IIS Log File Cleaning

The other day I noticed that my SCCM Site Server’s C drive was almost full.  After some searching, I found that the directory C:\Inetpub\Logs\Logfiles was consuming all of the drive space.

Now, I don’t recall ever being told to clean IIS Log Files, but all of my peers seem to know about it!!  Thus, that makes me…uh…..well….late to the game at the very least!!

Here is a great document on IIS Log File Cleaning.  Don’t be like Matthew.  Clean your log files!


SCCM Fast Ring–Good or Bad (hint….bad!)

Last week I noticed that a colleague of mine had upgraded their SCCM environment to 1706.  This person manages well over 100,000 endpoints, so I figured 1706 was good to go.  Nope!

First, a bit of information regarding fast ring and regular ring.  Fast Ring for ConfigMgr is technically beta.  This means that even though you can put it in your production environment, you might want to wait.  Just like Windows 10 servicing, the Fast Ring will go production four months after the release.  In between……well, therein lies the problem.  You will most definitely get hotfixes every now and then while on Fast Ring, but you may also run into this:


“This update is available in the Updates and Servicing node of the Configuration Manager console for environments that were installed by using first wave (Fast Ring) builds of version 1706 downloaded between August 8 and August 11, 2017.”  According to the product team, only about 50 SCCM infrastructures were affected.  Guess who was part of the 50!

I installed SCCM 1706 on Friday August 11th.  Thus, I fell into one of the 50 that needed the hotfix.  Until today we were not able to install applications from the Software Center or OSD.  That, as you can imaging, was bad!

Lesson learned:  Perhaps don’t install SCCM Fast Ring unless you really really really need it and even then, be prepared for some issues from time to time until the release is full production.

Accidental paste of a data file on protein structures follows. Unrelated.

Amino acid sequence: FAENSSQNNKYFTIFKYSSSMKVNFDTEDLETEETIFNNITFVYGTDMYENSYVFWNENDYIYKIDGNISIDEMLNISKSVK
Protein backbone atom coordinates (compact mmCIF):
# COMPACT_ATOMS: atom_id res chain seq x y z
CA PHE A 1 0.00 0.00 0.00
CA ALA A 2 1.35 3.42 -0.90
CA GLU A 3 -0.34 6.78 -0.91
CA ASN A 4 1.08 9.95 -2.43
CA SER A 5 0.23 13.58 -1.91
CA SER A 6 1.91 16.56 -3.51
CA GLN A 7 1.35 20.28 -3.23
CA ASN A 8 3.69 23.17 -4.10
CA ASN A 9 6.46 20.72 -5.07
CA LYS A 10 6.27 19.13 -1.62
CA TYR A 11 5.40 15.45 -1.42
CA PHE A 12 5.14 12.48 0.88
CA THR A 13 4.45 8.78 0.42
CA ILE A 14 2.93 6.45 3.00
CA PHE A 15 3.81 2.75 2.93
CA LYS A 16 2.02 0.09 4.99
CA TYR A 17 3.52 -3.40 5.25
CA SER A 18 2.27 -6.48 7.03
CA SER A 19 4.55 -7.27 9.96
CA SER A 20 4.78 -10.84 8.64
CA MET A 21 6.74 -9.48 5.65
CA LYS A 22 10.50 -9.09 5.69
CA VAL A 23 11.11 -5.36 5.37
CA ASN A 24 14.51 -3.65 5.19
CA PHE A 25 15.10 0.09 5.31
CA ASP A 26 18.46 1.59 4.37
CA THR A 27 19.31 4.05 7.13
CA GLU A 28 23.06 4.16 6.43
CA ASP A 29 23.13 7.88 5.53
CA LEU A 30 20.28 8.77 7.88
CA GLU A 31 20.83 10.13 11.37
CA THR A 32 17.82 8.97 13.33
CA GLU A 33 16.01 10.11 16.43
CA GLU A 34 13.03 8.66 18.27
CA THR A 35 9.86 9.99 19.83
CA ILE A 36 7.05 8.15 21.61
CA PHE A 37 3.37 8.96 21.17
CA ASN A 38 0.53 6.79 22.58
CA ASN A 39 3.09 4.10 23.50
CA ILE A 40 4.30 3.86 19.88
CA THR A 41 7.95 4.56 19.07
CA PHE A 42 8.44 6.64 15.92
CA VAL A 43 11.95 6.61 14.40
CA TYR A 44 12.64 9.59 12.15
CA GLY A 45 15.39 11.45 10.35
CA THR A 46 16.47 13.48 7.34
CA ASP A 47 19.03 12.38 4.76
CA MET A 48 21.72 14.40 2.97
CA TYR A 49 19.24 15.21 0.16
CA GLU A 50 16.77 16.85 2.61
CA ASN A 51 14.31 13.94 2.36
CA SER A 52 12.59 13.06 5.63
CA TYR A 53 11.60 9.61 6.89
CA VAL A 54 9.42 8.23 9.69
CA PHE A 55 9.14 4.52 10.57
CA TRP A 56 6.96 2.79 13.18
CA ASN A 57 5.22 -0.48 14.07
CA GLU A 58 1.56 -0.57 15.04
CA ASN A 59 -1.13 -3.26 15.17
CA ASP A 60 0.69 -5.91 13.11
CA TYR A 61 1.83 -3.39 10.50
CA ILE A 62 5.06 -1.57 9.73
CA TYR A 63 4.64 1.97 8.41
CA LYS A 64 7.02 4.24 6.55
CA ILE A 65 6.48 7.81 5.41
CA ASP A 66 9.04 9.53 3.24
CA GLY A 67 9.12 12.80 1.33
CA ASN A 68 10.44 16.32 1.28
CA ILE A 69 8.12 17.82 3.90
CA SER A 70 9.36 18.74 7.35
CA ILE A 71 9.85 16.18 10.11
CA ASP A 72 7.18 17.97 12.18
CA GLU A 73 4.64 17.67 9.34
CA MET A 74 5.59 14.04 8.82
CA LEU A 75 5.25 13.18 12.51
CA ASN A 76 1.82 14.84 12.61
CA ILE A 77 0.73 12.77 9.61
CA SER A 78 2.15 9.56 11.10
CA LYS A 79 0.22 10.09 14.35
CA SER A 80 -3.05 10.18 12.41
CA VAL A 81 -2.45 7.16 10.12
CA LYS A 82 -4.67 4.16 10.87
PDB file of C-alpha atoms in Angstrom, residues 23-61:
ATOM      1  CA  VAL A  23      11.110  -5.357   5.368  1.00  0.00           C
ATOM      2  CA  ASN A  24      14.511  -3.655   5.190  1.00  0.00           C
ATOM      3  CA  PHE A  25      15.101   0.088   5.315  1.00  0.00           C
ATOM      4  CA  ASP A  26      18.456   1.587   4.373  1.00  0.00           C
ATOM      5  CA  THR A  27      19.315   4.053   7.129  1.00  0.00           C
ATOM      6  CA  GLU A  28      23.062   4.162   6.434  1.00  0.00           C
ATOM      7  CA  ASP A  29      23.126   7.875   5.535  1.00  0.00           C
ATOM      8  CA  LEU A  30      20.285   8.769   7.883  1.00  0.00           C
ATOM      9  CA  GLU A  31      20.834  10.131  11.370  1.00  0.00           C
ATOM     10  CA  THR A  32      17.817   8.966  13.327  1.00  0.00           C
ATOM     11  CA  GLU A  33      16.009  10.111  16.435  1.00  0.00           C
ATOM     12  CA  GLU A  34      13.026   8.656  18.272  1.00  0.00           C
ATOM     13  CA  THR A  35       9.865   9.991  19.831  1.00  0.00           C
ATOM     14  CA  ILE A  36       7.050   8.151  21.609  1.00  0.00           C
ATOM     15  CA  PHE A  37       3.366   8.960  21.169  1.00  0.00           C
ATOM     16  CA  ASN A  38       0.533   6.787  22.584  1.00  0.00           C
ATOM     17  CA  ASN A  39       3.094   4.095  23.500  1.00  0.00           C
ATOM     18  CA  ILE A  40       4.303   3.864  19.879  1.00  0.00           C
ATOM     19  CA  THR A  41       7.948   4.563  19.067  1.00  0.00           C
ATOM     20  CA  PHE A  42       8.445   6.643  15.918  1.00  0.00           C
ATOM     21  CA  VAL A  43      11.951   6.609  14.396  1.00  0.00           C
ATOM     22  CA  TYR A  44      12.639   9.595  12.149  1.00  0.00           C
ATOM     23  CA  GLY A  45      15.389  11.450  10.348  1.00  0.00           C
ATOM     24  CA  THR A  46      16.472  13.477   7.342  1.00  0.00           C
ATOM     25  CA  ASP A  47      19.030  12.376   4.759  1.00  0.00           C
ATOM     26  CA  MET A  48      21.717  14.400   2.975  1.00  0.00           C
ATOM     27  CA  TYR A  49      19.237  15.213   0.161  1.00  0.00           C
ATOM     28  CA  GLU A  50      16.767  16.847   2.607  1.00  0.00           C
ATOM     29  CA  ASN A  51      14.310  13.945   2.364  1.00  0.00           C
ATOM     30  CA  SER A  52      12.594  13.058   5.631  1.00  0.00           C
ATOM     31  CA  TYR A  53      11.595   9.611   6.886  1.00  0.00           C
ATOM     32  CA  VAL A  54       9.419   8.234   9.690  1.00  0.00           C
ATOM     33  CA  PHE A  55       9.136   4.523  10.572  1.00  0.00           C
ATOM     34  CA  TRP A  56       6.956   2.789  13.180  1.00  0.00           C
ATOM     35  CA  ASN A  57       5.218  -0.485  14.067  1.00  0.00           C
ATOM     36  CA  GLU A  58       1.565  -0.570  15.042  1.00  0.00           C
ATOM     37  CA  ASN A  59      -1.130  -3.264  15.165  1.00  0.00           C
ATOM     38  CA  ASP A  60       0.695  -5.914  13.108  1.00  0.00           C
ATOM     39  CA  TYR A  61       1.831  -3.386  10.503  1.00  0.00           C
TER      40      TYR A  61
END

Reading Task Sequence Variables in WinPE

Now and then you may have a need to read a task sequence variable during the OSD process. Today was one of those days. I had just modified a step in my task sequence and used the variable %OSDisk%. Well, the task failed. So……I put a pause in the task sequence and used PowerShell to find the variable. Turns out, there isn’t an OSDisk variable once the OS is dropped.

To see the variables and their values:

· Your WinPE boot image needs to have PowerShell on it

· In WinPE hit F8 to open a command prompt

· Type PowerShell to….well, you know, open PowerShell!!

$tsenv = New-Object -COMObject Microsoft.SMS.TSEnvironment

Foreach ($i in $TSEnv.GetVariables()) {“$i” + ‘ = ‘ + $TSEnv.Value(“$i”) | Out-File FilePath X:\Windows\Temp\SMSTSlog\TSVar.log –append}

At this point you can use CMTrace to open and view the file.

If you just want to see the value of one TS Variable: $TSEnv.Value(“OSDTargetSystemDrive”) for example.

Notes: The log file created has a ton of duplicate variables and values. Not sure why, and really don’t care either!! All I wanted to do was find the value for where the Operating System is. I have no idea if I will ever need to query TS Variables again, but good to know that I can!